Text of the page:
Written by: Christin Zimmer – Product and Service Manager at Lignopure
Lignin from the Latin word lignum, which means “wood,” refers to the importance of the molecule in the structure of wood and plants. Lignin, the second most abundant polymer in the world, is the supporting material and hardening polymer of plants and can be described as the cell wall matrix, which acts as both a bonding agent and a stiffening agent especially in wood and bark, therefore making it particularly important in the formation of cell walls. Another important function of lignin is its key role in the nutrition of plant stems. Lignin tends to be more hydrophobic, while other components of plant cell walls are highly hydrophilic. This allows lignin to conduct water and aqueous nutrients efficiently. Last, but not least, lignin provides resistance against diseases by making the plant cell wall less prone to degradation.
For many years, lignin has been a waste product of pulp and paper production as well as the biorefinery industry and has been used to produce energy by burning it, but in recent years, the interest in high-value-added lignin products has been on the rise. The antioxidant, antimicrobial and UV absorbent properties found in lignin have led to an increased interest in new applications, especially in high-value industries like cosmetics, pharmaceuticals and medicine.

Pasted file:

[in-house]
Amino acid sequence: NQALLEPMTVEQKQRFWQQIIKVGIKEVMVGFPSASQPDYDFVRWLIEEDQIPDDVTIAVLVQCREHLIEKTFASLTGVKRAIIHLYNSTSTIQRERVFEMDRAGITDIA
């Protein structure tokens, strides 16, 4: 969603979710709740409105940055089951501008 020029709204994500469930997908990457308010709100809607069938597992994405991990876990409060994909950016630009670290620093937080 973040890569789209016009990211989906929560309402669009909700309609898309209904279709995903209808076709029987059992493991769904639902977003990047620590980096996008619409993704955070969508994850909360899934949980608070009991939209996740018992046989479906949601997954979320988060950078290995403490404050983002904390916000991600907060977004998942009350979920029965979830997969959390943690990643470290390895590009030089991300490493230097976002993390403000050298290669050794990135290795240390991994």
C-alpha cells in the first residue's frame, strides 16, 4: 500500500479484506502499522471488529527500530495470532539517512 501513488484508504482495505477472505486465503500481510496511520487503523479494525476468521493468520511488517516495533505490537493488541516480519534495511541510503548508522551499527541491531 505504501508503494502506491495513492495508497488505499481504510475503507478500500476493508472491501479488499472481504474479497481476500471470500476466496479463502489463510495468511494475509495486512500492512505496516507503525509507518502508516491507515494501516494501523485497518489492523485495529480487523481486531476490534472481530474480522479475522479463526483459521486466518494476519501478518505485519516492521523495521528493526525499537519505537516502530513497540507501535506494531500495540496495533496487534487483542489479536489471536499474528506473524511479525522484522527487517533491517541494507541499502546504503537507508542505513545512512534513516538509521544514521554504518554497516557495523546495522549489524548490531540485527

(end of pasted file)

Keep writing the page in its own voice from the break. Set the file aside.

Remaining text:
Chemically, lignin is a complex biopolymer , and its chemical structure depends on the lignin’s source of origin, type, and extraction process, and each lignin is thus incredibly unique. Lignin consists of phenylpropane units generated from the three basic precursor alcohols (monolignols): p-coumaryl alcohol (H), sinapyl alcohol (S) and coniferyl alcohol (G). The radical form of each monolignol prefers coupling at the β-positions, creating β-O- β, β- β, and β-5 dimers and resulting in a highly complex polymer. During biosynthesis, the monomeric radicals turn into p-hydroxyphenyl (H), syringyl (S) and guaiacyl (G) units. The connection and proportions of the precursors in lignin are highly variable and do not follow a structured pathway. There are inherent proportions of monolignols in a lignin’s biomass of origin: softwood lignin primarily contains G-units and low levels of H-units, hardwoods consist of G-units and S-units and annual plants (e.g., wheat straw) contain all three: H-units, G-units, and S-units. In addition to the lignin structure possibilities during plant growth, the extraction process leads to more structural variation, which has resulted in a wide variety of versatile lignin functionalities.